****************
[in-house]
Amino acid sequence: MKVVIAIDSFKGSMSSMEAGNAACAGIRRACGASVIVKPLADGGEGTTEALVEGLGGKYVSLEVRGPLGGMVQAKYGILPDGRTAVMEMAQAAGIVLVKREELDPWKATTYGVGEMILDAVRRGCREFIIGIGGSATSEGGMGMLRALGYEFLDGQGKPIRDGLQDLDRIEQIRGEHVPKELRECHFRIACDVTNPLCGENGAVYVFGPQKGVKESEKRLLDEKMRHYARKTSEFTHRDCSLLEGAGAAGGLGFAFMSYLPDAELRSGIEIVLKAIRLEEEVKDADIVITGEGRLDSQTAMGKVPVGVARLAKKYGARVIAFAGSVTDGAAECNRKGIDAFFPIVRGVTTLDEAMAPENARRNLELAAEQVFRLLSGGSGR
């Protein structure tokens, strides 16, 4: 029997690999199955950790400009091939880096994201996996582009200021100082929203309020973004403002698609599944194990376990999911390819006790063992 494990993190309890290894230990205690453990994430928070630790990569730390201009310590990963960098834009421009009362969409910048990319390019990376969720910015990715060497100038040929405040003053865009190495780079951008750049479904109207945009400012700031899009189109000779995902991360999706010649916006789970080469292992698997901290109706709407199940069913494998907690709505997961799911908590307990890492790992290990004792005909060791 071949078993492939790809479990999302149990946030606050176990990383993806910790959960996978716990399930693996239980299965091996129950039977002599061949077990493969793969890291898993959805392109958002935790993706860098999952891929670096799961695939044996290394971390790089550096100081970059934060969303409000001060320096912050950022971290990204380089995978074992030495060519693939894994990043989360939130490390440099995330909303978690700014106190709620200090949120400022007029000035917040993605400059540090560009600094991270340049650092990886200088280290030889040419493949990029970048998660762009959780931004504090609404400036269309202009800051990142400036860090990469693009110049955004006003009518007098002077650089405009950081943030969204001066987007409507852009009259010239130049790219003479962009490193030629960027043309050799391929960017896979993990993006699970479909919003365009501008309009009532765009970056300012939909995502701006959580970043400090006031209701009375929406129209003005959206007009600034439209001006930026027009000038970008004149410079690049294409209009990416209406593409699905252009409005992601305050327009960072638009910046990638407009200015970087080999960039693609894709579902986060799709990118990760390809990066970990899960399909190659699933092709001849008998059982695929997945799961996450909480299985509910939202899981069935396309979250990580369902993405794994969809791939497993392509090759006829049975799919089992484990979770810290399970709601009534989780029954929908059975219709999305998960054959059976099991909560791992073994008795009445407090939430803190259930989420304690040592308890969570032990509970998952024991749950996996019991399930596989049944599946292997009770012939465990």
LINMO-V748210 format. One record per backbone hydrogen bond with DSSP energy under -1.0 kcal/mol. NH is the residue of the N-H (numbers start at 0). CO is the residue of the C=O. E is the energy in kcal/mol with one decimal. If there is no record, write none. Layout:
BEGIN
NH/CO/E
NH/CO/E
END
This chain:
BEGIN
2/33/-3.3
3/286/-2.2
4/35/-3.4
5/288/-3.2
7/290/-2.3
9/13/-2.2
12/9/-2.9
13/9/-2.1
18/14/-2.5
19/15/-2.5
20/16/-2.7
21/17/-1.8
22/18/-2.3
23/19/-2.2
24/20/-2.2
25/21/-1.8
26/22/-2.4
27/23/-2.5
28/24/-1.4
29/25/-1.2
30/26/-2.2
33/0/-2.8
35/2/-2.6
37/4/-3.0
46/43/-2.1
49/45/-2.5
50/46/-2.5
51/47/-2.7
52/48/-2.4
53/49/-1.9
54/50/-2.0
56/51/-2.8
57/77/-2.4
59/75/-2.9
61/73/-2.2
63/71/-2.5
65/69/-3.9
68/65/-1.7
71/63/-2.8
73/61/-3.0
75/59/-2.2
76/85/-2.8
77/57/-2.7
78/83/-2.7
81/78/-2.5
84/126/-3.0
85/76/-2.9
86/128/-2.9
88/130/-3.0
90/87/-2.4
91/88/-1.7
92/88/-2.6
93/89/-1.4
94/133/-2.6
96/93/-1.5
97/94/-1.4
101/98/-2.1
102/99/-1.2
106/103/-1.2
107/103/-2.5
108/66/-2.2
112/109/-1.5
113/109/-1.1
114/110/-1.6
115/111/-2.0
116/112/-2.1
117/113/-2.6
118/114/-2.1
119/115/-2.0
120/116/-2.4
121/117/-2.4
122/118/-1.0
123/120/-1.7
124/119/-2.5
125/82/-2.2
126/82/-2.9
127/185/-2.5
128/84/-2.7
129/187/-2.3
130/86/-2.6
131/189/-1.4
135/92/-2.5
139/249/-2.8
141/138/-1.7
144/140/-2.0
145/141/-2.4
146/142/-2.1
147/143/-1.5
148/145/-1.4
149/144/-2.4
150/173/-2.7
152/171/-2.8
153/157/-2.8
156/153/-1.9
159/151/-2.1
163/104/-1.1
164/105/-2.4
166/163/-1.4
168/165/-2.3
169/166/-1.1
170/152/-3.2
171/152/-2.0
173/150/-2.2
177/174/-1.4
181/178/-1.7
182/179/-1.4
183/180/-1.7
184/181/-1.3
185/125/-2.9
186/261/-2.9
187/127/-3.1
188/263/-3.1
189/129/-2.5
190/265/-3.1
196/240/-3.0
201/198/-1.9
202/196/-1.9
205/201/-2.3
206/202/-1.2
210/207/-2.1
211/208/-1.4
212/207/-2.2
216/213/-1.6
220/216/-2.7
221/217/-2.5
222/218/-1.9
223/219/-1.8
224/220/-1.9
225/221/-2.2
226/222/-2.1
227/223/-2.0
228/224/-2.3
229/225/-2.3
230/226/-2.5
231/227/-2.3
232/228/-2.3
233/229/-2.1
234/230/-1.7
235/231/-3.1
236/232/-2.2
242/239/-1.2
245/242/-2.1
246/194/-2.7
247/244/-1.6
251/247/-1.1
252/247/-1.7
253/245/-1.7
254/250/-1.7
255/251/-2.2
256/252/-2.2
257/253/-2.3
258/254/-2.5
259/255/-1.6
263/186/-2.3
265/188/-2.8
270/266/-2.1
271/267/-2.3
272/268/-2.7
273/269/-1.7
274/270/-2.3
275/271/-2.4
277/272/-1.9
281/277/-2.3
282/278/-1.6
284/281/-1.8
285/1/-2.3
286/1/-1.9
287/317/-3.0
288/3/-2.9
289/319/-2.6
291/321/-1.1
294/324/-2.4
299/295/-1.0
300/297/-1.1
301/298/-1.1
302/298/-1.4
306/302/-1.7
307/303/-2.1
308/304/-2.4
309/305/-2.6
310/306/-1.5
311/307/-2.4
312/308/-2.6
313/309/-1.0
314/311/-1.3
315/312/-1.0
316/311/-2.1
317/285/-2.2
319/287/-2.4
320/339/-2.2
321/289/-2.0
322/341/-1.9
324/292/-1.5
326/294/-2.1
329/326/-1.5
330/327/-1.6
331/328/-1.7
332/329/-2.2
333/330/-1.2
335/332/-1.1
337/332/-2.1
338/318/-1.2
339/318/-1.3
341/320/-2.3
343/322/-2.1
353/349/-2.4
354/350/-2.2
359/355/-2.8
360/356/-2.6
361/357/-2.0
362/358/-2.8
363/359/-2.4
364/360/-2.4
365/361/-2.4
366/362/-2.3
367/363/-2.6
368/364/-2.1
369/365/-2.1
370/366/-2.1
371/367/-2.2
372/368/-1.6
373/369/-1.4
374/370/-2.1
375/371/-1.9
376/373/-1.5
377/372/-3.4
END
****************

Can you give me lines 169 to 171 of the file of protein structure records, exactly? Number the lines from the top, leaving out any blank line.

273/269/-1.7
274/270/-2.3
275/271/-2.4